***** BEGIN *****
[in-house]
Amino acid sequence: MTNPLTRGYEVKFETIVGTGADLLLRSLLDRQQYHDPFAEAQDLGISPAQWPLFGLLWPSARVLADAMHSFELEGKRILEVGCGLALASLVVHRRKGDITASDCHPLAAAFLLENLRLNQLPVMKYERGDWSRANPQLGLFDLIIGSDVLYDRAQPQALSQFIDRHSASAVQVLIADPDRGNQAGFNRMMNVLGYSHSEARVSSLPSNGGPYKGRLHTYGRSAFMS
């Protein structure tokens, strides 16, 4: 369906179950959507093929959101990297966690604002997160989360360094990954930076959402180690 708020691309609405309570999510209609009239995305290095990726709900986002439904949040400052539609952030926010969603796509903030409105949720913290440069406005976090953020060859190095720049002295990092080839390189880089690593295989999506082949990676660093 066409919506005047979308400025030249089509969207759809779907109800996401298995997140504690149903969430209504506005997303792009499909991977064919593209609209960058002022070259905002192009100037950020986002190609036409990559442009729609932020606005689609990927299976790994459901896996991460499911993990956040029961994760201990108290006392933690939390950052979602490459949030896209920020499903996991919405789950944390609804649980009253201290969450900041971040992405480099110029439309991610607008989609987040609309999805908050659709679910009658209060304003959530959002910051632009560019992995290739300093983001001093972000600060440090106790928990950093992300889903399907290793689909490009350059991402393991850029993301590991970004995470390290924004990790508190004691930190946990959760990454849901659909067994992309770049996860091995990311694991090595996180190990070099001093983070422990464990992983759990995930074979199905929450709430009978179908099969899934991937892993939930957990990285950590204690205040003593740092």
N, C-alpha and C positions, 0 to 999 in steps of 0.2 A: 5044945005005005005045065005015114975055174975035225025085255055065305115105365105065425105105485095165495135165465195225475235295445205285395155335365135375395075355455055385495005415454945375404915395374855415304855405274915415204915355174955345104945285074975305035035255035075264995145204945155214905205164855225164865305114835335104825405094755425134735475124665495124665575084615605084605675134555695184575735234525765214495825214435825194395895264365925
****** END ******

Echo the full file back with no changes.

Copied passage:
[in-house]
Amino acid sequence: MTNPLTRGYEVKFETIVGTGADLLLRSLLDRQQYHDPFAEAQDLGISPAQWPLFGLLWPSARVLADAMHSFELEGKRILEVGCGLALASLVVHRRKGDITASDCHPLAAAFLLENLRLNQLPVMKYERGDWSRANPQLGLFDLIIGSDVLYDRAQPQALSQFIDRHSASAVQVLIADPDRGNQAGFNRMMNVLGYSHSEARVSSLPSNGGPYKGRLHTYGRSAFMS
């Protein structure tokens, strides 16, 4: 369906179950959507093929959101990297966690604002997160989360360094990954930076959402180690 708020691309609405309570999510209609009239995305290095990726709900986002439904949040400052539609952030926010969603796509903030409105949720913290440069406005976090953020060859190095720049002295990092080839390189880089690593295989999506082949990676660093 066409919506005047979308400025030249089509969207759809779907109800996401298995997140504690149903969430209504506005997303792009499909991977064919593209609209960058002022070259905002192009100037950020986002190609036409990559442009729609932020606005689609990927299976790994459901896996991460499911993990956040029961994760201990108290006392933690939390950052979602490459949030896209920020499903996991919405789950944390609804649980009253201290969450900041971040992405480099110029439309991610607008989609987040609309999805908050659709679910009658209060304003959530959002910051632009560019992995290739300093983001001093972000600060440090106790928990950093992300889903399907290793689909490009350059991402393991850029993301590991970004995470390290924004990790508190004691930190946990959760990454849901659909067994992309770049996860091995990311694991090595996180190990070099001093983070422990464990992983759990995930074979199905929450709430009978179908099969899934991937892993939930957990990285950590204690205040003593740092």
N, C-alpha and C positions, 0 to 999 in steps of 0.2 A: 5044945005005005005045065005015114975055174975035225025085255055065305115105365105065425105105485095165495135165465195225475235295445205285395155335365135375395075355455055385495005415454945375404915395374855415304855405274915415204915355174955345104945285074975305035035255035075264995145204945155214905205164855225164865305114835335104825405094755425134735475124665495124665575084615605084605675134555695184575735234525765214495825214435825194395895264365925